A delightfully light (but thoughtful) interview focuses on a new book -- A Philosophy of Walking -- written by a French professor who takes the subject so seriously he's nervous about answering questions from a reporter.
From The Guardian:
It is a sunny spring Sunday and – joy! – I am off to Paris to go for a walk. Not any old walk, but a walk with a man who really knows about walking: Frédéric Gros, a professor of walking. A philosopher of walking.
Strictly speaking, he's actually a professor of philosophy who writes about walking, but this is nitpicking. What do I care? I love walking. Nothing gives me greater pleasure than walking uphill, for hours, in order to sleep under some flimsy piece of nylon fabric and then do it all again the next day.
Gros's book, a surprise bestseller in France, talks of walking as a form of "life scoured bare"; as a way of "experiencing the real". Its pages are filled with calm reflections on the joys of moving slowly. He just doesn't sound as if he should be the stressy type.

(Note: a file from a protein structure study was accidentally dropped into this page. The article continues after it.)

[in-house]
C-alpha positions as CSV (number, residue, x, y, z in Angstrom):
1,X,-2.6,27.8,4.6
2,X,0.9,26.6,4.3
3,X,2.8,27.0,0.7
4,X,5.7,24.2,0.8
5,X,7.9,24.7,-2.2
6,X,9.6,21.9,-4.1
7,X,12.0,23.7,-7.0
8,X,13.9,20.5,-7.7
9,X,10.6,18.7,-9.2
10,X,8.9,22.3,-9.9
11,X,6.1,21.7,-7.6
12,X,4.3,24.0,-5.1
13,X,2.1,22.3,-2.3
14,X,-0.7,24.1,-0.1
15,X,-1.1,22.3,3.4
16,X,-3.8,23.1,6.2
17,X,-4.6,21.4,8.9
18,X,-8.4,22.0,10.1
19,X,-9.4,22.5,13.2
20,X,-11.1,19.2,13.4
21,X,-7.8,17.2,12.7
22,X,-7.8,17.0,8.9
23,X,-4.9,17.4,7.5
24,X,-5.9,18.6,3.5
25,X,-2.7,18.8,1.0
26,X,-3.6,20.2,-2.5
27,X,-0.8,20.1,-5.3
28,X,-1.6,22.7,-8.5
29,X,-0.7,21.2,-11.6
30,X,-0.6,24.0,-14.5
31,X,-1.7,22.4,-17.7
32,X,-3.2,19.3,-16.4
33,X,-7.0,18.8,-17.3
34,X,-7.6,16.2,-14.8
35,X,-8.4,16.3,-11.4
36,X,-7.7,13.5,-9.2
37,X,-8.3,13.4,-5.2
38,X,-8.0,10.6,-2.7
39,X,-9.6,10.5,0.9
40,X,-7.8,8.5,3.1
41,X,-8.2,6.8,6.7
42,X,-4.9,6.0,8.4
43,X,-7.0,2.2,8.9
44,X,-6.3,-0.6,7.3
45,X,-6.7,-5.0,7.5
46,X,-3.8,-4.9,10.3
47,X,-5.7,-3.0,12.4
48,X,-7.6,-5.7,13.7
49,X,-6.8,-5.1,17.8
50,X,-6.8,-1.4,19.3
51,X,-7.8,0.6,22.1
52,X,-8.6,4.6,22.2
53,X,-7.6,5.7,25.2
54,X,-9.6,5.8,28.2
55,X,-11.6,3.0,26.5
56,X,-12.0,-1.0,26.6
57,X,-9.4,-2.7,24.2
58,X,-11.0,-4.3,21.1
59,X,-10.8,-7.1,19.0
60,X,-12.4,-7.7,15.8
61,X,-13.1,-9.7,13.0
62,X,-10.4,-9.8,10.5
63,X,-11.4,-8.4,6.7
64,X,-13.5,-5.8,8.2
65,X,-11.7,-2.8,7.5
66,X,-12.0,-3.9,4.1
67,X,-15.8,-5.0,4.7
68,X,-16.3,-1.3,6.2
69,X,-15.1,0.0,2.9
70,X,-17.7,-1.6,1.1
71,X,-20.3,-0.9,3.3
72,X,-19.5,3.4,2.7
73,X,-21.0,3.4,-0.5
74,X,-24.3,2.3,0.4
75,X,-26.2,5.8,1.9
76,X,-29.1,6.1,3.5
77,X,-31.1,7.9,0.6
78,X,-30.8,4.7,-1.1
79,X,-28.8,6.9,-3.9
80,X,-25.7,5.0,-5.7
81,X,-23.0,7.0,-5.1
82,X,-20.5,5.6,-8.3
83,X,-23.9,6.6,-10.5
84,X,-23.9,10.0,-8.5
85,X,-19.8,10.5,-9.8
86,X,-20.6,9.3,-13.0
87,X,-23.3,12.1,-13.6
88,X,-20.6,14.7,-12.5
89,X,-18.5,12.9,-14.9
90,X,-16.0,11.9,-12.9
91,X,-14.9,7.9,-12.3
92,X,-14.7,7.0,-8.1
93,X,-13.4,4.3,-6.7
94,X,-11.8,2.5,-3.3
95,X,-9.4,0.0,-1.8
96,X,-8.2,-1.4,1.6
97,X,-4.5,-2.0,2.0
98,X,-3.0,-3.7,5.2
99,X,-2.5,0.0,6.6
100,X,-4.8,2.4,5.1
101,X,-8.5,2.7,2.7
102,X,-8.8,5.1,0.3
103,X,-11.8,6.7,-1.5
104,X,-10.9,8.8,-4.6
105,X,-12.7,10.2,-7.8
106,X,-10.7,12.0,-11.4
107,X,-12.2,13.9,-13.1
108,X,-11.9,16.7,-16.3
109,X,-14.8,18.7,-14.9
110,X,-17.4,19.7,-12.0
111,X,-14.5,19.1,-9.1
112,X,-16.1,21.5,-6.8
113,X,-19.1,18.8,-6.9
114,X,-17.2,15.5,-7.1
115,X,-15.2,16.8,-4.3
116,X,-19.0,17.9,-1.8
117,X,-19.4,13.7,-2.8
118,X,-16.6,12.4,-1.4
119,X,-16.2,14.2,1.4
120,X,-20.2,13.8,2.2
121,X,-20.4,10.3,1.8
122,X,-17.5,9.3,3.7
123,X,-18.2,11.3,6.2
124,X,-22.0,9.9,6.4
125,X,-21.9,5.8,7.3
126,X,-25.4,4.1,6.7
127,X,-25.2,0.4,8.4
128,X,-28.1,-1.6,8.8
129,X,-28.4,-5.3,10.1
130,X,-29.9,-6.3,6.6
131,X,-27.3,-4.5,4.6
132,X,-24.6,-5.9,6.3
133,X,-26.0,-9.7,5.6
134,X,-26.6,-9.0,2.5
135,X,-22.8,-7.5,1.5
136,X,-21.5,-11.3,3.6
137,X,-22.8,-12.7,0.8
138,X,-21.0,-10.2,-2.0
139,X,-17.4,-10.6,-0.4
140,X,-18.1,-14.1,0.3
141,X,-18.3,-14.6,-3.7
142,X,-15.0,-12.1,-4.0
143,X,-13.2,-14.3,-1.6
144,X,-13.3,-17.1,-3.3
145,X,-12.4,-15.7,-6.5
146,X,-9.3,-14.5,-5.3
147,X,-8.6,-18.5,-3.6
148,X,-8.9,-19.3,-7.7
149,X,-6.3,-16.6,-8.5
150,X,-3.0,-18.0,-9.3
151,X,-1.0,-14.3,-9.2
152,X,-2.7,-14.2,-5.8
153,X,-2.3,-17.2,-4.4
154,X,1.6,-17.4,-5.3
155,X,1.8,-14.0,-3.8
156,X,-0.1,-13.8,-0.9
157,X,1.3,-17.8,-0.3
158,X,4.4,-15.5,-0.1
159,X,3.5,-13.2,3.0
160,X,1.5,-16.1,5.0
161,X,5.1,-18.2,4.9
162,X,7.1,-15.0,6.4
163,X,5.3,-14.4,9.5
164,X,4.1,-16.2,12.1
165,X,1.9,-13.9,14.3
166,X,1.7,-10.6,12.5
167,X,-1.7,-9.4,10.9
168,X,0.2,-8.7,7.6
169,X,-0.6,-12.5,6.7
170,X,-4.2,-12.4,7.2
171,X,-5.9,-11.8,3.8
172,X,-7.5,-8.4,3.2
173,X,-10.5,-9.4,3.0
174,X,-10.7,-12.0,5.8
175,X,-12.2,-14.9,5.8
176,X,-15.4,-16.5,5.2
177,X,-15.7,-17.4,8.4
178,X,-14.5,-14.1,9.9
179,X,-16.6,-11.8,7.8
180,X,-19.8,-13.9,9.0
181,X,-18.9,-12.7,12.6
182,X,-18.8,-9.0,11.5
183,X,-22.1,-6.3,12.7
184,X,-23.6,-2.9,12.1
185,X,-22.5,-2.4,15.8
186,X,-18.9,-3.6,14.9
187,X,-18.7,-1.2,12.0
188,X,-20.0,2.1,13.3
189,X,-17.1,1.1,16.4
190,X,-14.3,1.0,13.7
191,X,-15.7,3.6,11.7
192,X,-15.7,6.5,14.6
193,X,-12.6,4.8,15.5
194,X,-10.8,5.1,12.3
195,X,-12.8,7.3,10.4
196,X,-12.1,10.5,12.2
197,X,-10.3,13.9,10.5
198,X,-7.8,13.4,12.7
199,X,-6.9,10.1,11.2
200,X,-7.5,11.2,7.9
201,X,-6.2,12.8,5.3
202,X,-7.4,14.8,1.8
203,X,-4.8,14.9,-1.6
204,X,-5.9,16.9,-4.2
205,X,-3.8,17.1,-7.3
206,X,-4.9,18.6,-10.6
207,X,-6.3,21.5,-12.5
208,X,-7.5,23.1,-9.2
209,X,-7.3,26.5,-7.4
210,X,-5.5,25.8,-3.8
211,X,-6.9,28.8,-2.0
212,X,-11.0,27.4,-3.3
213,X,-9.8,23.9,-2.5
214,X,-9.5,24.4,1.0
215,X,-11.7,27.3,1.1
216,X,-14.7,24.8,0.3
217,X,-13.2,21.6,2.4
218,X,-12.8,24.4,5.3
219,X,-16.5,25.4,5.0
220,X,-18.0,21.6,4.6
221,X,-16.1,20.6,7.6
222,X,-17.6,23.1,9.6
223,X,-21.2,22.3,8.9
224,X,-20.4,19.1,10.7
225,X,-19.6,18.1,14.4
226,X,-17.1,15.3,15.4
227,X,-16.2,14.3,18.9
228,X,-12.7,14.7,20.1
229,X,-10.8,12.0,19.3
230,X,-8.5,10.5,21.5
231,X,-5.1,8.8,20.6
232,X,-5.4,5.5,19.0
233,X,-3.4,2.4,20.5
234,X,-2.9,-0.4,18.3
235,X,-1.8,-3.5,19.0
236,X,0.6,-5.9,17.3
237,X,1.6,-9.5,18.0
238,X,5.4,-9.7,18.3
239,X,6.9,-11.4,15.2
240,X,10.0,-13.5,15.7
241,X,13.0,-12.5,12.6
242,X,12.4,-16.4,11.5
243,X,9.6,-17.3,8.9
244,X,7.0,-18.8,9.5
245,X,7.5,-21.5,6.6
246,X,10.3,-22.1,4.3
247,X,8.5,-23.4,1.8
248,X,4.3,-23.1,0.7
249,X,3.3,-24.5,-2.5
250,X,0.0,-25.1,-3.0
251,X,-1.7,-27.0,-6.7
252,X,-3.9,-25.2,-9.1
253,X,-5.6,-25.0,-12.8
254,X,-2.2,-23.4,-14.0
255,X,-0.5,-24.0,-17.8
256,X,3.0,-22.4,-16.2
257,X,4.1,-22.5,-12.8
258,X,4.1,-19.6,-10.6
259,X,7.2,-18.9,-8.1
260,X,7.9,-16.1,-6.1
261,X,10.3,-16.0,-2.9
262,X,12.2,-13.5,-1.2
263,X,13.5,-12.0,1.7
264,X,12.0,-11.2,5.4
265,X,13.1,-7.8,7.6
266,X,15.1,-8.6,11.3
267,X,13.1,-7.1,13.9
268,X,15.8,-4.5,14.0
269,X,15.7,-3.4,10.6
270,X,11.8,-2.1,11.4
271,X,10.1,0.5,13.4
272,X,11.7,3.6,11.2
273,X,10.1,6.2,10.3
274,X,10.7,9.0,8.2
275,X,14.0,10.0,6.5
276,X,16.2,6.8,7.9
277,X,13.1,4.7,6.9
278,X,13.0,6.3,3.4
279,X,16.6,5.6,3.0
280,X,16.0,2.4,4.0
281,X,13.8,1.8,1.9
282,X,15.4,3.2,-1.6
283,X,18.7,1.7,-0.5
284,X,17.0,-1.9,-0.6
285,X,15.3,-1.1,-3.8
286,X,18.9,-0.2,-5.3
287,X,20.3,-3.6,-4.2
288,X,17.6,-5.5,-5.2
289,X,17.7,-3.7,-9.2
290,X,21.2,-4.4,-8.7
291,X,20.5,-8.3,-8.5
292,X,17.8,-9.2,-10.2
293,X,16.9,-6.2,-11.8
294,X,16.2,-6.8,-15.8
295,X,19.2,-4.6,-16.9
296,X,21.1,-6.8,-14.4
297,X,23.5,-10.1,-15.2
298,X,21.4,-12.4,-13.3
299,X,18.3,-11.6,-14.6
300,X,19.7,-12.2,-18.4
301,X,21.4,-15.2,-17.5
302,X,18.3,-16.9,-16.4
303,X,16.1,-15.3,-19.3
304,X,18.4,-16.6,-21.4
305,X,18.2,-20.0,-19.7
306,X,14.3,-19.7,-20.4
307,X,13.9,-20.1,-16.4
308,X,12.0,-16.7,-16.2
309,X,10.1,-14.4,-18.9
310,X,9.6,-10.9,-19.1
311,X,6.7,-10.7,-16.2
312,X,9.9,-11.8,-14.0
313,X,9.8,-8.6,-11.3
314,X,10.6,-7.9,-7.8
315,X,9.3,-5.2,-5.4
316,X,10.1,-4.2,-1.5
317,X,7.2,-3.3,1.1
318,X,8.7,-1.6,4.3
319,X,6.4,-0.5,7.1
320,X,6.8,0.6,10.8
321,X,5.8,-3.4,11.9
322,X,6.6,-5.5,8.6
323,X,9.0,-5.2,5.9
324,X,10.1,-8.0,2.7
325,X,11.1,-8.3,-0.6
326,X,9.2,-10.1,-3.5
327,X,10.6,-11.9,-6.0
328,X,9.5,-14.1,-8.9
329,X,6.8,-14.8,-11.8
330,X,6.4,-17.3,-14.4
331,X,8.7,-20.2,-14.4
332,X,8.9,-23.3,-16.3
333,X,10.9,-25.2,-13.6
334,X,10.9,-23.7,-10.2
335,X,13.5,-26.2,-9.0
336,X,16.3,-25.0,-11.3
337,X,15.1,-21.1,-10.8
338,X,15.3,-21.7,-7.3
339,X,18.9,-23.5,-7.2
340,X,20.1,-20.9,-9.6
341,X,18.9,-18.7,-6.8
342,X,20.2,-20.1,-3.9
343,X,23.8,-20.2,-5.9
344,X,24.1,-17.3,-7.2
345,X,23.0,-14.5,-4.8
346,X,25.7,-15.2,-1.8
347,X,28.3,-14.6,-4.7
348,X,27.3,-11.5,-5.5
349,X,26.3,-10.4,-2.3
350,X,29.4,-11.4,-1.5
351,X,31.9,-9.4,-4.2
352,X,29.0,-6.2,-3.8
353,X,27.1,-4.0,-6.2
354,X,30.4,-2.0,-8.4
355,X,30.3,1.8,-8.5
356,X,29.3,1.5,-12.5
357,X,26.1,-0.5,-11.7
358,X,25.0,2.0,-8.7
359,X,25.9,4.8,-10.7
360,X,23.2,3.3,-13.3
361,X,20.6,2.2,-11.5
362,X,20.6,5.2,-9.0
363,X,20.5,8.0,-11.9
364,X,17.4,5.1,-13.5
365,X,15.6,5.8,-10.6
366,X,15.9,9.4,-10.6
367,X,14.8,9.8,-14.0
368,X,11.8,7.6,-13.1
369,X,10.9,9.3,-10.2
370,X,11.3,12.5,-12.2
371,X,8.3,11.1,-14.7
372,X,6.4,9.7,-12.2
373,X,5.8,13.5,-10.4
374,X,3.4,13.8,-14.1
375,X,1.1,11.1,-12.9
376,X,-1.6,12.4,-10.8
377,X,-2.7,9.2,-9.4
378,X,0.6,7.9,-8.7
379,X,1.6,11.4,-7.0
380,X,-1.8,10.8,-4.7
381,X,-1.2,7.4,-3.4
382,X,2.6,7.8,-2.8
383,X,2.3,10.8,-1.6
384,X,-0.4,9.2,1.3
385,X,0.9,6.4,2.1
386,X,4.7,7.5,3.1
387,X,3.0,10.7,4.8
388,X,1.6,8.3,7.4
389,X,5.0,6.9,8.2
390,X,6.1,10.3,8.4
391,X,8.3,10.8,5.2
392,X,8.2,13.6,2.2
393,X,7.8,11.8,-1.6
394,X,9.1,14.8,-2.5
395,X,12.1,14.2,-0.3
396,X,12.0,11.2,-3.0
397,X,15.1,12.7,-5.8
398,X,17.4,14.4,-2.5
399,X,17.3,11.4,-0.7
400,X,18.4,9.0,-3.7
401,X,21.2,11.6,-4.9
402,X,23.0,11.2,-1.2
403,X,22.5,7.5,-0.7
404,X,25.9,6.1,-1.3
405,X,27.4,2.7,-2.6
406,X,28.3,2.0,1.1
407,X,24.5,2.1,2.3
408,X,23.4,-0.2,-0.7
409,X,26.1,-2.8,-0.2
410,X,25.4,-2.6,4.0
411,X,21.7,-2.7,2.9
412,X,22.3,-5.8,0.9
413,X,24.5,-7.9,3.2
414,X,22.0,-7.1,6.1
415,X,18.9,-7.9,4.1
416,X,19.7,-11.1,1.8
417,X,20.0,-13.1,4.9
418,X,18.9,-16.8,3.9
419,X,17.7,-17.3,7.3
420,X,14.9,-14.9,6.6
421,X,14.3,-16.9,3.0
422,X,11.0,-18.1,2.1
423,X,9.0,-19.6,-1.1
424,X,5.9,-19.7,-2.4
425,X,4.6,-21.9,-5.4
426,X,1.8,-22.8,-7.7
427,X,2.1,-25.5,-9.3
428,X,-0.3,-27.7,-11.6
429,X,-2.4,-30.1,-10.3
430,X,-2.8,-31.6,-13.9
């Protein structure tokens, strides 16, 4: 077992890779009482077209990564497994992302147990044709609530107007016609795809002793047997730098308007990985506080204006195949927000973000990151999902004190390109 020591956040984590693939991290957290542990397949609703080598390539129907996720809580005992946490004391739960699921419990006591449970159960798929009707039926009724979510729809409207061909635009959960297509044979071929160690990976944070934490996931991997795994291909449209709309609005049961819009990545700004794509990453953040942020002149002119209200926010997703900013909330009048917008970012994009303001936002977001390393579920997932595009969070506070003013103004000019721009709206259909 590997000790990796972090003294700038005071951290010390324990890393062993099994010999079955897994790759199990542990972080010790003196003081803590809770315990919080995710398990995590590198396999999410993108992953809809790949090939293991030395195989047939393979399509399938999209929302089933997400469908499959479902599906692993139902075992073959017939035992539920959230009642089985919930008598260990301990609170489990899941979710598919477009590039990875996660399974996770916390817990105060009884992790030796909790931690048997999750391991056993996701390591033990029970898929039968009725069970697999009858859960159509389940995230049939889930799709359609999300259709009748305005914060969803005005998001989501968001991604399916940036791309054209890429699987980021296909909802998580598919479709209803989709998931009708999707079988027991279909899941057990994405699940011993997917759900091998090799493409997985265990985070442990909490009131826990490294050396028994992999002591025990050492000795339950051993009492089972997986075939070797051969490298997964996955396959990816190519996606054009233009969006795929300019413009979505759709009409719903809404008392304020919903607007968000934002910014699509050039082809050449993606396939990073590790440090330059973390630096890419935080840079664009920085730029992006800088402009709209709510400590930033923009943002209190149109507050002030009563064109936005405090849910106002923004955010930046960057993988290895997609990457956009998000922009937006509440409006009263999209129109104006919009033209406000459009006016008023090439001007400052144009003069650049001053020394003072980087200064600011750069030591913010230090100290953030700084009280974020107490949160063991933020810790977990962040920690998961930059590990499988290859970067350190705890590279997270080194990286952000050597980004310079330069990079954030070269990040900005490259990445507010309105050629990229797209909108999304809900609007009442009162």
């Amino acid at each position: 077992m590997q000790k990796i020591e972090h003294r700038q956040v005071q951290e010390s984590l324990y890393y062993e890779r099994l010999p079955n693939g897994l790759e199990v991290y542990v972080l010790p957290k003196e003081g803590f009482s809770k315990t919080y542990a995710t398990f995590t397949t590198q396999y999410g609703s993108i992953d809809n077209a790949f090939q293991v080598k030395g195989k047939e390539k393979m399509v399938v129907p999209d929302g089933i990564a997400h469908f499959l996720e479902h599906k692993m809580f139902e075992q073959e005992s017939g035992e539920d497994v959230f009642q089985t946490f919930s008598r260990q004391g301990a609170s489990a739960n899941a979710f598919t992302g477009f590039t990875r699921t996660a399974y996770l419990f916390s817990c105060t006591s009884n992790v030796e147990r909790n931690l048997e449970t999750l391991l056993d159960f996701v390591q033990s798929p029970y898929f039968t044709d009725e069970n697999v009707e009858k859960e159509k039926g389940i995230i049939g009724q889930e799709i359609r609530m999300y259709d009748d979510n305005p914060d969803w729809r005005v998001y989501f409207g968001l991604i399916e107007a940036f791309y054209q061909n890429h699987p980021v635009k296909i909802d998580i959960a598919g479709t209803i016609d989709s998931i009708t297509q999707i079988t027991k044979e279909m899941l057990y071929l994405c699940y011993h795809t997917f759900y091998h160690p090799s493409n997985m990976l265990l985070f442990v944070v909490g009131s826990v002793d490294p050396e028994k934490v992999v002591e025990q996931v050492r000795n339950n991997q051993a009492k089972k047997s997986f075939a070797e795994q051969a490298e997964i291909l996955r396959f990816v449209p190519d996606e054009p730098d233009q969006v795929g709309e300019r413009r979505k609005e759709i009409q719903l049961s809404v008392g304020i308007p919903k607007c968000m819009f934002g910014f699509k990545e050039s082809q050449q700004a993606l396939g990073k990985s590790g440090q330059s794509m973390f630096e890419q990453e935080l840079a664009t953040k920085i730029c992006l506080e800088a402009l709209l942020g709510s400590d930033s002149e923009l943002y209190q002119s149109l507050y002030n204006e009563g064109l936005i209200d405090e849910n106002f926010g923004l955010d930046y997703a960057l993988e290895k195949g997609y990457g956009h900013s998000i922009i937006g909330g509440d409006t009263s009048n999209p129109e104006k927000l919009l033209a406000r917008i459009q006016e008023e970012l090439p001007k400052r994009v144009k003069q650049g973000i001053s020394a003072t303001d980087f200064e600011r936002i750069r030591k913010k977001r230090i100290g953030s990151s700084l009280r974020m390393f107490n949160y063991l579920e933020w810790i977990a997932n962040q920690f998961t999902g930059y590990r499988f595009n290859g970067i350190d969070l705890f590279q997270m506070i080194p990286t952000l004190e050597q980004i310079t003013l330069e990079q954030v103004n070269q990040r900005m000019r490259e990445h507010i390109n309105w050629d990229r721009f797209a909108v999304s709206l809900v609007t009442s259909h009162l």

Don't be stressed, I tell him. I loved the book. It's an examination of the philosophy of various thinkers for whom walking was central to their work – Nietzsche, Rimbaud, Kant, Rousseau, Thoreau (they're all men; it's unclear if women don't walk or don't think) – and Gros's own thoughts on the subject. It's a passionate affirmation of the simple life, and joy in simple things. And it's beautifully written: clear, simple, precise; the opposite of most academic writing.
But, when I say this to Gros, he waves his hand. "I think it is probably the translation. I don't think it was so well written in French." And he takes a nervous swig of his rosé. are you nervous, I ask. You must have done interviews before. "They were in French," he says. "And also… Um… I'm not so sure I am interesting."
Another must read for yours truly: Here's the writer/walker:
And a thought from the author:
By walking, you escape from the very idea of identity, the temptation to be someone, to have a name and a history ... The freedom in walking lies in not being anyone; for the walking body has no history, it is just an eddy in the stream of immemorial life.
Maybe this is why I like it so much -- gives me a chance to escape from myself. To simply live.